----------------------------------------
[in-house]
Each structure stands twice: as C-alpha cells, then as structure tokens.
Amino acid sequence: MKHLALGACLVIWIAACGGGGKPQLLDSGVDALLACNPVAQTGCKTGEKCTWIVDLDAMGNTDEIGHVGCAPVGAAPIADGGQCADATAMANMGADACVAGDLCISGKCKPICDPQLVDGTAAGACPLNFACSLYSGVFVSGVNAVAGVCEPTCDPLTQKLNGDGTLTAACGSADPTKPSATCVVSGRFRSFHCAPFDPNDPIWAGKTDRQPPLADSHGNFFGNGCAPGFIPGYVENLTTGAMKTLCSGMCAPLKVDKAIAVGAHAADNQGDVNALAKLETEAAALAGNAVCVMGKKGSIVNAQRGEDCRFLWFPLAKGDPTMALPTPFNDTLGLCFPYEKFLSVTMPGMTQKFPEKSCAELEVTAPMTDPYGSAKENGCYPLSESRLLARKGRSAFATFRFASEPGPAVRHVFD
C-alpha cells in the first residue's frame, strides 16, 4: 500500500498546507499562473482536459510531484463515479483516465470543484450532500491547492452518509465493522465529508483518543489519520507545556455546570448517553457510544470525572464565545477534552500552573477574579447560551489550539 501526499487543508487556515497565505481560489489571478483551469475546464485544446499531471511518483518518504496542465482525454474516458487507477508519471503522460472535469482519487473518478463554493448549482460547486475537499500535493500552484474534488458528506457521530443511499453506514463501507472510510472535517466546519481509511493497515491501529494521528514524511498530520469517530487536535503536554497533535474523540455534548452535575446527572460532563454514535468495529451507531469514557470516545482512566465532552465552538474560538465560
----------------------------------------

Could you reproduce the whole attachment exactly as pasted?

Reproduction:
[in-house]
Each structure stands twice: as C-alpha cells, then as structure tokens.
Amino acid sequence: MKHLALGACLVIWIAACGGGGKPQLLDSGVDALLACNPVAQTGCKTGEKCTWIVDLDAMGNTDEIGHVGCAPVGAAPIADGGQCADATAMANMGADACVAGDLCISGKCKPICDPQLVDGTAAGACPLNFACSLYSGVFVSGVNAVAGVCEPTCDPLTQKLNGDGTLTAACGSADPTKPSATCVVSGRFRSFHCAPFDPNDPIWAGKTDRQPPLADSHGNFFGNGCAPGFIPGYVENLTTGAMKTLCSGMCAPLKVDKAIAVGAHAADNQGDVNALAKLETEAAALAGNAVCVMGKKGSIVNAQRGEDCRFLWFPLAKGDPTMALPTPFNDTLGLCFPYEKFLSVTMPGMTQKFPEKSCAELEVTAPMTDPYGSAKENGCYPLSESRLLARKGRSAFATFRFASEPGPAVRHVFD
C-alpha cells in the first residue's frame, strides 16, 4: 500500500498546507499562473482536459510531484463515479483516465470543484450532500491547492452518509465493522465529508483518543489519520507545556455546570448517553457510544470525572464565545477534552500552573477574579447560551489550539 501526499487543508487556515497565505481560489489571478483551469475546464485544446499531471511518483518518504496542465482525454474516458487507477508519471503522460472535469482519487473518478463554493448549482460547486475537499500535493500552484474534488458528506457521530443511499453506514463501507472510510472535517466546519481509511493497515491501529494521528514524511498530520469517530487536535503536554497533535474523540455534548452535575446527572460532563454514535468495529451507531469514557470516545482512566465532552465552538474560538465560